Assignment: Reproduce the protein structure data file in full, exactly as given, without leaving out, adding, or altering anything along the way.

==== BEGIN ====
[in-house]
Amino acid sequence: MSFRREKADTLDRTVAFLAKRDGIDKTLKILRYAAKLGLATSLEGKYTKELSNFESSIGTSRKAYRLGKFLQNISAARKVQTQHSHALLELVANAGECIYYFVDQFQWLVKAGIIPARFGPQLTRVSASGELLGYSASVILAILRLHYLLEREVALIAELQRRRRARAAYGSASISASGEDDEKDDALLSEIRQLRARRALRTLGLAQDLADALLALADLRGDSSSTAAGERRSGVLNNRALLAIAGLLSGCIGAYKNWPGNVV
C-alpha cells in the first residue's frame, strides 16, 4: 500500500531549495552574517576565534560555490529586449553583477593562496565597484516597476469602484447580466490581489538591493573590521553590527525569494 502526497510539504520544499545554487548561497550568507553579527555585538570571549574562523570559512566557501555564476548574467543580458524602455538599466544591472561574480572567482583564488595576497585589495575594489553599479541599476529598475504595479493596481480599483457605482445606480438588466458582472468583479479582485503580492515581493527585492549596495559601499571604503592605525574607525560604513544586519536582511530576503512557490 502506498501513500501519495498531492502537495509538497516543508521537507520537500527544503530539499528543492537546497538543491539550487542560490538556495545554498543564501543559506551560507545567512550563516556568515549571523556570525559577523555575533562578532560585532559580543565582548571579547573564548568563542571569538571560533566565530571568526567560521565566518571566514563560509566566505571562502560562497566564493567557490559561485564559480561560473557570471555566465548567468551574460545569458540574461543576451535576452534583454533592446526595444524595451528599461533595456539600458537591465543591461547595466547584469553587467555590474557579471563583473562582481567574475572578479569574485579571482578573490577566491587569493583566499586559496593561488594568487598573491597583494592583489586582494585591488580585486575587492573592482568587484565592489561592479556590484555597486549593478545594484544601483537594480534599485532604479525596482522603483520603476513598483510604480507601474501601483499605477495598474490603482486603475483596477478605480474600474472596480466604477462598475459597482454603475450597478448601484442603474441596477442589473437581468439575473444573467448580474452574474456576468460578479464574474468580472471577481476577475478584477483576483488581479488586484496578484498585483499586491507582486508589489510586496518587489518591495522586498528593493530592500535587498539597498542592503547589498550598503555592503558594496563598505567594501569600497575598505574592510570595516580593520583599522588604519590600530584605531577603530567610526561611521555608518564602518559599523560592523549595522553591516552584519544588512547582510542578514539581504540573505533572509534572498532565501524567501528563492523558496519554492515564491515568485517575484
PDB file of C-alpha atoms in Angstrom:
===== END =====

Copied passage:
[in-house]
Amino acid sequence: MSFRREKADTLDRTVAFLAKRDGIDKTLKILRYAAKLGLATSLEGKYTKELSNFESSIGTSRKAYRLGKFLQNISAARKVQTQHSHALLELVANAGECIYYFVDQFQWLVKAGIIPARFGPQLTRVSASGELLGYSASVILAILRLHYLLEREVALIAELQRRRRARAAYGSASISASGEDDEKDDALLSEIRQLRARRALRTLGLAQDLADALLALADLRGDSSSTAAGERRSGVLNNRALLAIAGLLSGCIGAYKNWPGNVV
C-alpha cells in the first residue's frame, strides 16, 4: 500500500531549495552574517576565534560555490529586449553583477593562496565597484516597476469602484447580466490581489538591493573590521553590527525569494 502526497510539504520544499545554487548561497550568507553579527555585538570571549574562523570559512566557501555564476548574467543580458524602455538599466544591472561574480572567482583564488595576497585589495575594489553599479541599476529598475504595479493596481480599483457605482445606480438588466458582472468583479479582485503580492515581493527585492549596495559601499571604503592605525574607525560604513544586519536582511530576503512557490 502506498501513500501519495498531492502537495509538497516543508521537507520537500527544503530539499528543492537546497538543491539550487542560490538556495545554498543564501543559506551560507545567512550563516556568515549571523556570525559577523555575533562578532560585532559580543565582548571579547573564548568563542571569538571560533566565530571568526567560521565566518571566514563560509566566505571562502560562497566564493567557490559561485564559480561560473557570471555566465548567468551574460545569458540574461543576451535576452534583454533592446526595444524595451528599461533595456539600458537591465543591461547595466547584469553587467555590474557579471563583473562582481567574475572578479569574485579571482578573490577566491587569493583566499586559496593561488594568487598573491597583494592583489586582494585591488580585486575587492573592482568587484565592489561592479556590484555597486549593478545594484544601483537594480534599485532604479525596482522603483520603476513598483510604480507601474501601483499605477495598474490603482486603475483596477478605480474600474472596480466604477462598475459597482454603475450597478448601484442603474441596477442589473437581468439575473444573467448580474452574474456576468460578479464574474468580472471577481476577475478584477483576483488581479488586484496578484498585483499586491507582486508589489510586496518587489518591495522586498528593493530592500535587498539597498542592503547589498550598503555592503558594496563598505567594501569600497575598505574592510570595516580593520583599522588604519590600530584605531577603530567610526561611521555608518564602518559599523560592523549595522553591516552584519544588512547582510542578514539581504540573505533572509534572498532565501524567501528563492523558496519554492515564491515568485517575484
PDB file of C-alpha atoms in Angstrom: